The walls around us

As we exit Delhi airport, my eyes spot a pink ‘Women on Wheels’ board. There is no queue in front of it, and I prefer to book a cab there. The heavy suitcases I am carrying squeeze into the taxi with much difficulty. I’m here for the next half of the year and I need my things. Google Maps helps the driver to reach our destination. What a blessing technology is, I think. But as always, two minutes before the final drop-off, Google Maps messes up and takes an unwanted detour.

We enter what looks like a narrow slum lane. Valmiki Basti. The driver says the car can’t go ahead. A frown begins to line my forehead. There is no way I can walk with that luggage. A thela wala insists that the car will go through. So she drives ahead. And then she comments: “Kya sochkar aapne yahan ghar liya madam?” (What were you thinking when you rented a house here, madam?). The frown on my forehead deepens. Then we see a gated community. A guard stops the car. He asks us to call the house owner and asks him for some documents. Then he lets the cab through. But a few metres ahead, the taxi stops again, refusing to go further.

I needn’t have worried. In a moment, there are four people around me. The hospital lab manager who helped me find the place, another staff member, the broker who fixed the deal, and his son. Before I know it, they have taken care of my bags, and are showing me the way to my rented house.

We seem to be entering narrower and narrower lanes. Some strange walls seem to divide the houses into sections. I look at the entangled ugly electric wires criss-crossing between the houses and I remember the beginning scenes of Delhi-6. My heart is beating faster. For someone used to airy and open spaces, these cramped gullies remind me of the sets of Buniyaad. I half expect Haveliram and Laajoji to pop out of some random door.

A minute later a very warm lady welcomes me with a smile. She is the land lady. I climb up the stairs, and reach a neat and well-furnished house. The interiors are nice and spacious. But will I be safe? “Don’t you worry, every tenant here is either a doctor or a medical student,” assures the broker. He mechanically forwards me a list of essential numbers: wi-fi connection, mineral water, cable connection, tiffin services. And then he leaves. I look around the house and notice a strange wall blocking the view outside my bedroom window. It looks like a fortress.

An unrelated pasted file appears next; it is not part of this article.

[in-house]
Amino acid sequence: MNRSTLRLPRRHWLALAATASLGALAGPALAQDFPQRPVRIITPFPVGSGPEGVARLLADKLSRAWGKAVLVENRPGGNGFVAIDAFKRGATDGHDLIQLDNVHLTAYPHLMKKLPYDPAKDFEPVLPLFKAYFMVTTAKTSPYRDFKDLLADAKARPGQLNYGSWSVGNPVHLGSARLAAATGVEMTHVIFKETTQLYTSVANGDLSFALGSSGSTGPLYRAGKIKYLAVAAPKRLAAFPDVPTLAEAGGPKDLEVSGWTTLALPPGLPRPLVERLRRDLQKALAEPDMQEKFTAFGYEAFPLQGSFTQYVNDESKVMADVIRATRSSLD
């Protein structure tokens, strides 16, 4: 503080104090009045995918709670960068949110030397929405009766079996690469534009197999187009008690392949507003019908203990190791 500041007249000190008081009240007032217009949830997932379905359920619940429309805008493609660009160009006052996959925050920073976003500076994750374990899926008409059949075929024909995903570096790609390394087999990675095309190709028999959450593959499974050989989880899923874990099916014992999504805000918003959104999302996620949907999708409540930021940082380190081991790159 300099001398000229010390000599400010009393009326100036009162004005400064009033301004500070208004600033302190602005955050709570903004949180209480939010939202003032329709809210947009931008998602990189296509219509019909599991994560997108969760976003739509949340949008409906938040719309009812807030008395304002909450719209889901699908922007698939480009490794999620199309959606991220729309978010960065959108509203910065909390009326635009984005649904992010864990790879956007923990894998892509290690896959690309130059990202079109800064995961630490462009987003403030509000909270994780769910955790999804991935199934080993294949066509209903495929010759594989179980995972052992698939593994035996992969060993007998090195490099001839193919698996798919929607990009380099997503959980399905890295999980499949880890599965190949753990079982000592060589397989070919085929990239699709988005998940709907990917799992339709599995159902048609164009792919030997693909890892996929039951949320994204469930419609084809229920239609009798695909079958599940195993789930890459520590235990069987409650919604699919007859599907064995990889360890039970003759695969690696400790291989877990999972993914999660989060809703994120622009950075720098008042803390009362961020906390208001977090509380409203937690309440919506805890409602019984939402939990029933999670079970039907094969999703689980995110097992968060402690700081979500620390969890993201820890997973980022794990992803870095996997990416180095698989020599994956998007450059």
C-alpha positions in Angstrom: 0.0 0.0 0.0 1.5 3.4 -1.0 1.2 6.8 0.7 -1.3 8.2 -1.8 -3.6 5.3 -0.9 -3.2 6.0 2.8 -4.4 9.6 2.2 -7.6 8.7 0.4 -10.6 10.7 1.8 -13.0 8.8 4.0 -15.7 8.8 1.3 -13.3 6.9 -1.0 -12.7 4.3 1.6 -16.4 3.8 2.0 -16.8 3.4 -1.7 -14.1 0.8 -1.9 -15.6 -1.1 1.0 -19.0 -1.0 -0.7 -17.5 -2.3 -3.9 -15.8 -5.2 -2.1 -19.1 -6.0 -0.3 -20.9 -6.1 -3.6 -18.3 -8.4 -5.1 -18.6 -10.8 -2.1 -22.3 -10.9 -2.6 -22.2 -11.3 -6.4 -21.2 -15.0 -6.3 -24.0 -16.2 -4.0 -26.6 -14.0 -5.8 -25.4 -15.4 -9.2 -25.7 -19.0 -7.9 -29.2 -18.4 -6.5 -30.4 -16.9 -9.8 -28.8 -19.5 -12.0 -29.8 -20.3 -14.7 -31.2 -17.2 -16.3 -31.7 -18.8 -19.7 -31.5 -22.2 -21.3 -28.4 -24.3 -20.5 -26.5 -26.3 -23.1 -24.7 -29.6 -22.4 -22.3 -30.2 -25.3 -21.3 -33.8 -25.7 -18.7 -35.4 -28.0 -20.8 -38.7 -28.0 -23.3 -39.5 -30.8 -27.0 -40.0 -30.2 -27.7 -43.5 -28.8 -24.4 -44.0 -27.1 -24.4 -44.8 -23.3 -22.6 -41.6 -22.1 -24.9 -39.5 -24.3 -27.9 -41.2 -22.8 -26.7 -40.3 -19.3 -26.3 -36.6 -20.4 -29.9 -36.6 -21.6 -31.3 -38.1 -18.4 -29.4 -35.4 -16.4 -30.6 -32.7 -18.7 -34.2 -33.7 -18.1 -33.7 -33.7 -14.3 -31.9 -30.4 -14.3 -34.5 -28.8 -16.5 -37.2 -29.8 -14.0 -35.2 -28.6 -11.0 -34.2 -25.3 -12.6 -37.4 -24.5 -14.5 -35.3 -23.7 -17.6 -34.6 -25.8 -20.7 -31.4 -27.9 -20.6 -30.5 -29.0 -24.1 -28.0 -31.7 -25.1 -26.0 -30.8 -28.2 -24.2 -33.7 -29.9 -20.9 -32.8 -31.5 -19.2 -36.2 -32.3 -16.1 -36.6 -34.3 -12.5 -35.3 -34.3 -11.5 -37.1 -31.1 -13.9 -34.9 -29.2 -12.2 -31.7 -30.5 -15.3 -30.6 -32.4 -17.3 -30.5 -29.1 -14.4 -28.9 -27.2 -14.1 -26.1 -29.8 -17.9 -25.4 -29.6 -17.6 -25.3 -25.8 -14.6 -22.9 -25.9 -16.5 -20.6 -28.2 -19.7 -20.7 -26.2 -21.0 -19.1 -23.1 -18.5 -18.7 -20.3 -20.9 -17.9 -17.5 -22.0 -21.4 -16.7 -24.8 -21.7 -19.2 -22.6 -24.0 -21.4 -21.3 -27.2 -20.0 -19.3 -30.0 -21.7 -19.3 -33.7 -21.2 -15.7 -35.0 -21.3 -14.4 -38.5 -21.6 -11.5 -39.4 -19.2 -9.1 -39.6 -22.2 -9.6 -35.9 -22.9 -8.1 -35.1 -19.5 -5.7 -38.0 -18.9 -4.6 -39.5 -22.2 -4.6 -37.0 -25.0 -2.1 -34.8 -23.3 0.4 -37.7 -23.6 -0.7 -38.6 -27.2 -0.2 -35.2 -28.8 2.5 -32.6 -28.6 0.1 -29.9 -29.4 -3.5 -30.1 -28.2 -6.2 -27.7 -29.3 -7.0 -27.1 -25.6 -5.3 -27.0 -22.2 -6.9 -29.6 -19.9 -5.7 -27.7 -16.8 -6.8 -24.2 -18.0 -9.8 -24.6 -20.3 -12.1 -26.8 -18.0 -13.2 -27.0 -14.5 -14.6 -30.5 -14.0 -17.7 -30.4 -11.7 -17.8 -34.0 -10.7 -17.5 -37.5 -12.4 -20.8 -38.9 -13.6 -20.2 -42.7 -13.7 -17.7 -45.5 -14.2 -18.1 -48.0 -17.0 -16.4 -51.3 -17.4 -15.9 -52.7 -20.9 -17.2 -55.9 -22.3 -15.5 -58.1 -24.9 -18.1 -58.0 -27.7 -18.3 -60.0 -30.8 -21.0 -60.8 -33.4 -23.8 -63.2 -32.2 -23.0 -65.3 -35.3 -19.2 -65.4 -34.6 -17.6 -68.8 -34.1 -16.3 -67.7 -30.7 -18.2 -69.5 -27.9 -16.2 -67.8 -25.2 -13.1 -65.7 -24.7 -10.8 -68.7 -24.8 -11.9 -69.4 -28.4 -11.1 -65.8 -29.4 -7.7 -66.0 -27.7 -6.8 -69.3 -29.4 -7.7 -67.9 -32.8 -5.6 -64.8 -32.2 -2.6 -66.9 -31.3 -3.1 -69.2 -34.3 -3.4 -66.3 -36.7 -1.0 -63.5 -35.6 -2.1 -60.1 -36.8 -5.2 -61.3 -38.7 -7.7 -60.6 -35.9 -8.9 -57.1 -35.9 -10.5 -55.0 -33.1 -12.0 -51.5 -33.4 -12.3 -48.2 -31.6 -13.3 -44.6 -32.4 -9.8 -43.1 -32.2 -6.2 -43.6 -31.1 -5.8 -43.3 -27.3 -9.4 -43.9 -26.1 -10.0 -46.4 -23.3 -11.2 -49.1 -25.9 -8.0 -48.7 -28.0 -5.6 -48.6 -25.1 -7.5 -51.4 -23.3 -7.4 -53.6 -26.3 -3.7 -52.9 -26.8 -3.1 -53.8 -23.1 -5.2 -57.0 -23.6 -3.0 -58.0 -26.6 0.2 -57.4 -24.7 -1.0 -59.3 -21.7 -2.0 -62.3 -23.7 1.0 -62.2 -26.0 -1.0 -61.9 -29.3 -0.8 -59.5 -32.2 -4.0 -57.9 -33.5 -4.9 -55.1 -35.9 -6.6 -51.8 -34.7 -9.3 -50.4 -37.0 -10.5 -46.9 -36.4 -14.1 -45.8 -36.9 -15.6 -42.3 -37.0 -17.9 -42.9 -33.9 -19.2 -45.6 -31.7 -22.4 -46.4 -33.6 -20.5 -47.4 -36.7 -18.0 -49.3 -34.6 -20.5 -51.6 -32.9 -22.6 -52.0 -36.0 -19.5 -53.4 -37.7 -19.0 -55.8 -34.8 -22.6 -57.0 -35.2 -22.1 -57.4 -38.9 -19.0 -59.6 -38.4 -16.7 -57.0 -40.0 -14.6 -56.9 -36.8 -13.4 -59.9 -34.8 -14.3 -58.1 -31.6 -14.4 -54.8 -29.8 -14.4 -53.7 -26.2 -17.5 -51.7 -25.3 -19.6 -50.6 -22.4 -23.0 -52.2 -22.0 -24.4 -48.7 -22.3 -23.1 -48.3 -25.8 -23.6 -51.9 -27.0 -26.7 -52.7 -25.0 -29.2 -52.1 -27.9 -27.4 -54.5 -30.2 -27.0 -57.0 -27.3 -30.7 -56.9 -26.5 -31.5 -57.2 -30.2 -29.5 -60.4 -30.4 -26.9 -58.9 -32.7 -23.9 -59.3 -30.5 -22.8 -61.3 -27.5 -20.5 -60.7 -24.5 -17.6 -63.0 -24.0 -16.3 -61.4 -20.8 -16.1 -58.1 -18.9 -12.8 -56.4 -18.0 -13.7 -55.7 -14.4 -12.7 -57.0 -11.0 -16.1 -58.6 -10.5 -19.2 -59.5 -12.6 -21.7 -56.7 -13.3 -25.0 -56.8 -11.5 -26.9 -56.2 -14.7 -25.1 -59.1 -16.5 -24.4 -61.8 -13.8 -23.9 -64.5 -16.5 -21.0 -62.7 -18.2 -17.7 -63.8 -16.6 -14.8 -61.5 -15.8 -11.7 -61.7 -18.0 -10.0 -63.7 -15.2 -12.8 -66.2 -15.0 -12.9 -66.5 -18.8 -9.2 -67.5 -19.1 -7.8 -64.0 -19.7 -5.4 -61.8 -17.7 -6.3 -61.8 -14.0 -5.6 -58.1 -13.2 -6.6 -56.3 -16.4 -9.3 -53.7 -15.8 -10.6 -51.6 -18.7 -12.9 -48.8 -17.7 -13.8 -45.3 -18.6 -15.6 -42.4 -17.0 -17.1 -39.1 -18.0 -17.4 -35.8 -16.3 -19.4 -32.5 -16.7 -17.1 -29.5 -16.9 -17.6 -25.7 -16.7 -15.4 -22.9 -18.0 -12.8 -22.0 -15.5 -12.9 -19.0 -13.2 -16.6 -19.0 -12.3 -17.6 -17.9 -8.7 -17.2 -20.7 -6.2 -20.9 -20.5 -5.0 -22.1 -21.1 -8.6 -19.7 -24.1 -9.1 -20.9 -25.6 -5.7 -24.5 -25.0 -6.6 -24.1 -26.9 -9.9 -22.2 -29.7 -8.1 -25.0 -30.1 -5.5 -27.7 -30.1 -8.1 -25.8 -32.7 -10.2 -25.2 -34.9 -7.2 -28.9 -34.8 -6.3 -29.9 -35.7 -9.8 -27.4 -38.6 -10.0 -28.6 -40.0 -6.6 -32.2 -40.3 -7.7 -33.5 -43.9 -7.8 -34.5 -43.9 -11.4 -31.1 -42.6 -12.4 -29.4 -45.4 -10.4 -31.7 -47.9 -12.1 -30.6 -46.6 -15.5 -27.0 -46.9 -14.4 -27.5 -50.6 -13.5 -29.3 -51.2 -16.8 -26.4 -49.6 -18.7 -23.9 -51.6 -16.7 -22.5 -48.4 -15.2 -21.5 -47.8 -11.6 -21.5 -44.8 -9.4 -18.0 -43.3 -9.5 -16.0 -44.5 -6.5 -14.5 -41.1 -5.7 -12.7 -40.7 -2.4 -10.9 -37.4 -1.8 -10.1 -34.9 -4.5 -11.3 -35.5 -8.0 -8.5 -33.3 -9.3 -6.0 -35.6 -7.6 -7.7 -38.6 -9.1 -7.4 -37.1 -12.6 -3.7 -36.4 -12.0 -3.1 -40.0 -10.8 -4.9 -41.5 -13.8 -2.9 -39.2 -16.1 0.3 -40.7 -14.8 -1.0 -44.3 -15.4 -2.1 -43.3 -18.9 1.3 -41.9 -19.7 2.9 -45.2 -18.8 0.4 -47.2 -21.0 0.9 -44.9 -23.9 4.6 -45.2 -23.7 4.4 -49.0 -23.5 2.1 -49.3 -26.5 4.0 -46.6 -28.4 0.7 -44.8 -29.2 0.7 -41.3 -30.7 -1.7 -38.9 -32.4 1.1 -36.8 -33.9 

The hospital manager lingers on, and sees the frown on my forehead. “Come out and I will show you the way to the hospital.” As I walk out into the sun, I realize that the correct way is a lot neater and cleaner. The land lady comes over and gives us all the keys, and treats us to tea. She makes me feel secure and safe.

That afternoon, as we take a rickshaw to buy some kitchen essentials, the rickshaw wala turns into an instant tourist guide. “This park to your right is Arun Jaitley park,” he says. We spend the rest of the afternoon exploring Daryaganj. Where books are sold by the kilo! By evening, the land lady has sent a smart young lady to help me with the cleaning. She stays in the Basti. I hire her. She says she had to drop out after tenth standard, as she was married off early.

Early next morning, before the sun is out, we reach the park and begin walking. In the dark, we encounter a spectacled statue which we presume is Arun Jaitley, post his bariatric surgery. And a few rounds later, another statue in a dhoti, which turns out to be Shyama Prasad Mukherjee. Three rounds of the green park and we are tired. The sun is just beginning to peep out. We reach the spectacled statue again. And decide to climb up the stairs to get a closer look. It turns out to be a statue of Jayprakash Narayan! Can’t trust rickshaw wallas and their geographical knowledge, can you? Google Maps tells us this is Jayprakash Narayan Park. Obviously. The hospital ahead is also named after the Lok Nayak. And before you wonder why the rickshaw wala named Jaitley, I am staying right next to the Firozshah Kotla stadium, which is presently renamed Arun Jaitley stadium.

As we return back, the sun is bright and clear, and we encounter the ruined walls of the Kotla. Kotla—meaning fortress or citadel. An online payment of Rs 20 allows us entry into the ruins. Green, grassy and glorious. It is like walking into another era altogether. And then it occurs to me. Post-independence, refugees from Pakistan were housed at Kotla. In camps. And eventually people occupied the houses and built more in that area. And the walls that I see everywhere are remnants of Firoz Shah Tughlaq’s impressive city by the banks of the Yamuna. That explains everything: the planning, the architecture and the people.

Suddenly I am all excited. I am living in historical Delhi. Mornings will be spent with JP and I will cross the Khooni Darwaza on my way to work daily. Weekends will be spent exploring the sights, sounds and food of Puraani Dilli. It doesn’t seem scary anymore.

Valmiki Basti is forgotten in a jiffy. Quite like the politicians do.

One Comment

  • Ramji Singh

    Well described with clear message. Last line reminds me, the more we blame others, the more fingers are raised on ourselves. It’s an irony that after so many schemes and reservations after independence, these basti are growing day by day.

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